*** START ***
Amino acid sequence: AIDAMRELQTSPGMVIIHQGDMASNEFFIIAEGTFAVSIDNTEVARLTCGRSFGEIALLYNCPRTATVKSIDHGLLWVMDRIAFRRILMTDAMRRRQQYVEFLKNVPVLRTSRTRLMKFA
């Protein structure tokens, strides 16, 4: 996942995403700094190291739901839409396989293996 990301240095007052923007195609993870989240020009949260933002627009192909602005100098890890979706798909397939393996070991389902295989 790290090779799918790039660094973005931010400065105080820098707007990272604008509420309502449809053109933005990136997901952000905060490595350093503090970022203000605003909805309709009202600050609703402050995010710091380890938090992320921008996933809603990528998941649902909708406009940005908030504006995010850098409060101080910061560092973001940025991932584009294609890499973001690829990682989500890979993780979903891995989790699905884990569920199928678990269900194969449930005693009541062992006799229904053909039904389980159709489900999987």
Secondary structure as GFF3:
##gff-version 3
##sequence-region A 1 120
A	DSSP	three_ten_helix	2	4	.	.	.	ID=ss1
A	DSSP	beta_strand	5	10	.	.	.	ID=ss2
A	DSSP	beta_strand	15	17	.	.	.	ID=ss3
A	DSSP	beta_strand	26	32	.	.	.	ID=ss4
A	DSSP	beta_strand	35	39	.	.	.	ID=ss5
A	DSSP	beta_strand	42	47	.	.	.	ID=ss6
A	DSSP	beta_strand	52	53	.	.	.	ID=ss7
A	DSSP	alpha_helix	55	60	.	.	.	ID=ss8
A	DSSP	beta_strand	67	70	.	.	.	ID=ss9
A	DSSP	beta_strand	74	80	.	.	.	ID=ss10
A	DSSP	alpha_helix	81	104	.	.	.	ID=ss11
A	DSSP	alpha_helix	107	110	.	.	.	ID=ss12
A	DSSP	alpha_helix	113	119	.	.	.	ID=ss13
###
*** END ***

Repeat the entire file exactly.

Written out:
Amino acid sequence: AIDAMRELQTSPGMVIIHQGDMASNEFFIIAEGTFAVSIDNTEVARLTCGRSFGEIALLYNCPRTATVKSIDHGLLWVMDRIAFRRILMTDAMRRRQQYVEFLKNVPVLRTSRTRLMKFA
């Protein structure tokens, strides 16, 4: 996942995403700094190291739901839409396989293996 990301240095007052923007195609993870989240020009949260933002627009192909602005100098890890979706798909397939393996070991389902295989 790290090779799918790039660094973005931010400065105080820098707007990272604008509420309502449809053109933005990136997901952000905060490595350093503090970022203000605003909805309709009202600050609703402050995010710091380890938090992320921008996933809603990528998941649902909708406009940005908030504006995010850098409060101080910061560092973001940025991932584009294609890499973001690829990682989500890979993780979903891995989790699905884990569920199928678990269900194969449930005693009541062992006799229904053909039904389980159709489900999987």
Secondary structure as GFF3:
##gff-version 3
##sequence-region A 1 120
A	DSSP	three_ten_helix	2	4	.	.	.	ID=ss1
A	DSSP	beta_strand	5	10	.	.	.	ID=ss2
A	DSSP	beta_strand	15	17	.	.	.	ID=ss3
A	DSSP	beta_strand	26	32	.	.	.	ID=ss4
A	DSSP	beta_strand	35	39	.	.	.	ID=ss5
A	DSSP	beta_strand	42	47	.	.	.	ID=ss6
A	DSSP	beta_strand	52	53	.	.	.	ID=ss7
A	DSSP	alpha_helix	55	60	.	.	.	ID=ss8
A	DSSP	beta_strand	67	70	.	.	.	ID=ss9
A	DSSP	beta_strand	74	80	.	.	.	ID=ss10
A	DSSP	alpha_helix	81	104	.	.	.	ID=ss11
A	DSSP	alpha_helix	107	110	.	.	.	ID=ss12
A	DSSP	alpha_helix	113	119	.	.	.	ID=ss13
###